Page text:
Frequently Asked Questions

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Getting Condoms

How can I get free condoms?

To get free condoms from the Condom Access Project, you need to be between 12 and 19 years old and live in California.
You can either pick up free condoms or you might qualify to get free condoms by mail, depending on where you live. Use our Get Free Condoms form to find out how you can get condoms.

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Can I get free condoms by mail?

You may qualify for free condoms by mail if you are between the ages of 12 and 19 and live in Alameda, Fresno, Kern, Los Angeles, Sacramento, San Bernardino, San Diego or San Joaquin Counties, or parts of San Francisco.

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What will the mailed package look like and what do I get?

If you qualify for free condoms by mail, you’ll get a plain, padded envelope sent to the address you provide. The outside doesn’t say anything about condoms.

Photo of the CAP Envelope

Photo of what is in the CAP Envelope

You get 10 condoms (a variety of types), lube (to reduce the chance of your condom breaking), and some reading material about STDs. In Los Angeles County, your package might include a different brand of condoms (Learn more about 

You should receive your condom mailer within 10 business days after you send us your information. If you didn’t receive your package, email

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Where else can I order free condoms by mail?

If you live in Los Angeles County, get free condoms mailed to you at home from If you live outside of California, search for places to pick up free condoms, no matter your age.

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What can I expect when I go to one of the places on the map to get free condoms?

The CAP map will explain whether you can pick-up free condoms at the site on a walk-in basis or if there are other requirements to getting free condoms (like signing up for medical services). All sites on the map are teen-friendly, but if you have any trouble picking up condoms at a site, let us know at

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Condoms, STIs and Pregnancy

How can condoms help me have safer sex?

Condoms keep you safe by helping to prevent sexually transmitted infections (STIs) during vaginal, anal or oral sex. Condoms are also a type of birth control that can help prevent pregnancy, and can be used with other birth control methods. has much more information about STI prevention. Learn more about using condoms.

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What are sexually transmitted diseases (STIs) and how can I avoid getting one?

Sexually transmitted infections, or STIs (sometimes called STDs or sexually transmitted diseases), are infections spread from any type of sexual contact including vaginal, anal or oral. Chlamydia, gonorrhea, HPV, herpes, hepatitis B and syphilis are all types of STIs. The only way to be 100% sure to avoid STIs is to not have sex. If you’re having sex, use a condom every time you have sex to help prevent STIs.

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Are condoms 100% effective in preventing STIs and pregnancy?

When condoms are used correctly they provide significant protection, but condoms do not prevent STIs and pregnancy 100% of the time. Choosing not to have sex is the only 100% effective way to avoid pregnancy and STIs.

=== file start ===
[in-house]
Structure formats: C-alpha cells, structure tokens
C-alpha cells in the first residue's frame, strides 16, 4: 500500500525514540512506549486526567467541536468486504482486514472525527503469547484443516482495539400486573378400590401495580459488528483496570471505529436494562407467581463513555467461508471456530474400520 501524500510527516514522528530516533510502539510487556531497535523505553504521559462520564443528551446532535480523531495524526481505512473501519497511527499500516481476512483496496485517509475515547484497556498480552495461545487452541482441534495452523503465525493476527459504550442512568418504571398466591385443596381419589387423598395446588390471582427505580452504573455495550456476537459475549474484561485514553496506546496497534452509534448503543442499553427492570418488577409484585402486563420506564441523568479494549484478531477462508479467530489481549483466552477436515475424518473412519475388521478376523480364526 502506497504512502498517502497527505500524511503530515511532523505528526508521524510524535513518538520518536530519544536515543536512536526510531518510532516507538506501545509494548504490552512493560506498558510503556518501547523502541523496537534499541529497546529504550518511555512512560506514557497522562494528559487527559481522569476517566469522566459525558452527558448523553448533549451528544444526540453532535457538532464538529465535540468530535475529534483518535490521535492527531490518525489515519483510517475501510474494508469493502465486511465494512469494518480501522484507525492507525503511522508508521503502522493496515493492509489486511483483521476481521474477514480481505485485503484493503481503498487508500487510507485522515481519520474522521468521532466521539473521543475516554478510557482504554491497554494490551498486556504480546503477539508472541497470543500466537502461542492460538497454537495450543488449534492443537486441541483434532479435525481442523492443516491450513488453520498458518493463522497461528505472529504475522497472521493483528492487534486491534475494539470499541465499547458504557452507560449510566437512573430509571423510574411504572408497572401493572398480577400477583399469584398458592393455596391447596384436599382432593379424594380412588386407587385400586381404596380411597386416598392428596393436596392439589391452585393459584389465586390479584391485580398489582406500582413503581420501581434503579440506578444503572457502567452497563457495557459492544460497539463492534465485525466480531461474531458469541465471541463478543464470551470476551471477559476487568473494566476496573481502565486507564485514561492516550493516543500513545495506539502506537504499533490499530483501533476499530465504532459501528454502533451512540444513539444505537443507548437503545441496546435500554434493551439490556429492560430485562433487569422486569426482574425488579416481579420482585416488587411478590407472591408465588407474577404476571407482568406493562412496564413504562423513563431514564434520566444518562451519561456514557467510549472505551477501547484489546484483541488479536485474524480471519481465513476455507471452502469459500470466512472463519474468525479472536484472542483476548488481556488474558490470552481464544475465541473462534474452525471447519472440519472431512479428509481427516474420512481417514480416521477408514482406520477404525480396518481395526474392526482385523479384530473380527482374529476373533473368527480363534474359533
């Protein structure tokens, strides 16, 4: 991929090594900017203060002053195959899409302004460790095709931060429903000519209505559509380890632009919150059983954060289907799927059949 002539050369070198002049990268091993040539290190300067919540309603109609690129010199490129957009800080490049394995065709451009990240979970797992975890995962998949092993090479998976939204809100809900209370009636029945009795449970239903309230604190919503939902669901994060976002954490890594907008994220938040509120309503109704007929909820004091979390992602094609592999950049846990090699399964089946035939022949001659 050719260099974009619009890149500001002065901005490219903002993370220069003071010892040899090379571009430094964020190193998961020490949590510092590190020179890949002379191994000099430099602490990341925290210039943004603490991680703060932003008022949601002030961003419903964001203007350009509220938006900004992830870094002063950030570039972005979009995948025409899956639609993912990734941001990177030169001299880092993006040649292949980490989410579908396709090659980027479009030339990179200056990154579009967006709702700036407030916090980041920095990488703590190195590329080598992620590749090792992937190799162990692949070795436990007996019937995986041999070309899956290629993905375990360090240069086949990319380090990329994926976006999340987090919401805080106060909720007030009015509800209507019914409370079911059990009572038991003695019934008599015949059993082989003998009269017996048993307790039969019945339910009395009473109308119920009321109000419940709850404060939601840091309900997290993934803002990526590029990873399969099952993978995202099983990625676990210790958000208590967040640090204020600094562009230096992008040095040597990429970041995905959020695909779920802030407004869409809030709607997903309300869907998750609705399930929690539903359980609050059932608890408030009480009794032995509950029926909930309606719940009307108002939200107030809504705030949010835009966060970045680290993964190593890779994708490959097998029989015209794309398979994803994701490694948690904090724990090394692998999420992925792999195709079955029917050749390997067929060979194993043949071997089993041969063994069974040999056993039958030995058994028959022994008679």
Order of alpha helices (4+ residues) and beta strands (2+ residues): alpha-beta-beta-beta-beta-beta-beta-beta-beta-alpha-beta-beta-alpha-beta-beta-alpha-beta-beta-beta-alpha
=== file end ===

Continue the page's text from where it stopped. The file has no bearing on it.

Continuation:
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How do I know if I have an STI?

The best way to know if you have a sexually transmitted infection (STI) is to get tested. Most people who have chlamydia or gonorrhea don’t have any symptoms. You can have serious long-term health problems if you don’t get medical treatment of an STI.

Find a clinic where you can get free or low-cost confidential testing and treatment near you.

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Talking About Sex and Condoms

How do I know if I am ready to have sex?

That’s a great question, but only you can answer it. Take time to think about whether you’re ready to have sex. Talk it over with your partner, your parents, or a trusted adult or friend. There’s no rush. Don’t let anyone pressure you into having sex before you’re ready.

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How can I have an honest conversation with my parents about sex?

Talking about sex with your parents can be awkward. Remember, your parents care about you and can help you make smarter decisions. Even if the idea grosses you out, your parents probably know a lot about sex. Learn how to talk to your parents about sex.

(Hey parents! Learn why condom access is important for California teens.)

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How can I talk with my partner about condoms with confidence?

If you’re ready to have sex, talk with your partner about protection. Conversations about sex can be difficult, but talking honestly helps you take care of yourself and your partner. Talking about condoms and safer sex is a demonstration of respect for your partner and yourself. Learn about condoms, birth control, preventing STDs, and healthy relationships.

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What if I’m the one who is uncomfortable?

It’s perfectly normal to be nervous about sex, especially if it’s your first time. Get to know your partner emotionally and talk with them about how you’ll have safer sex together. It’s also normal if you’re not ready to have sex. There’s no rush, so take it slow and don’t let anyone pressure you into doing anything you don’t want to do.

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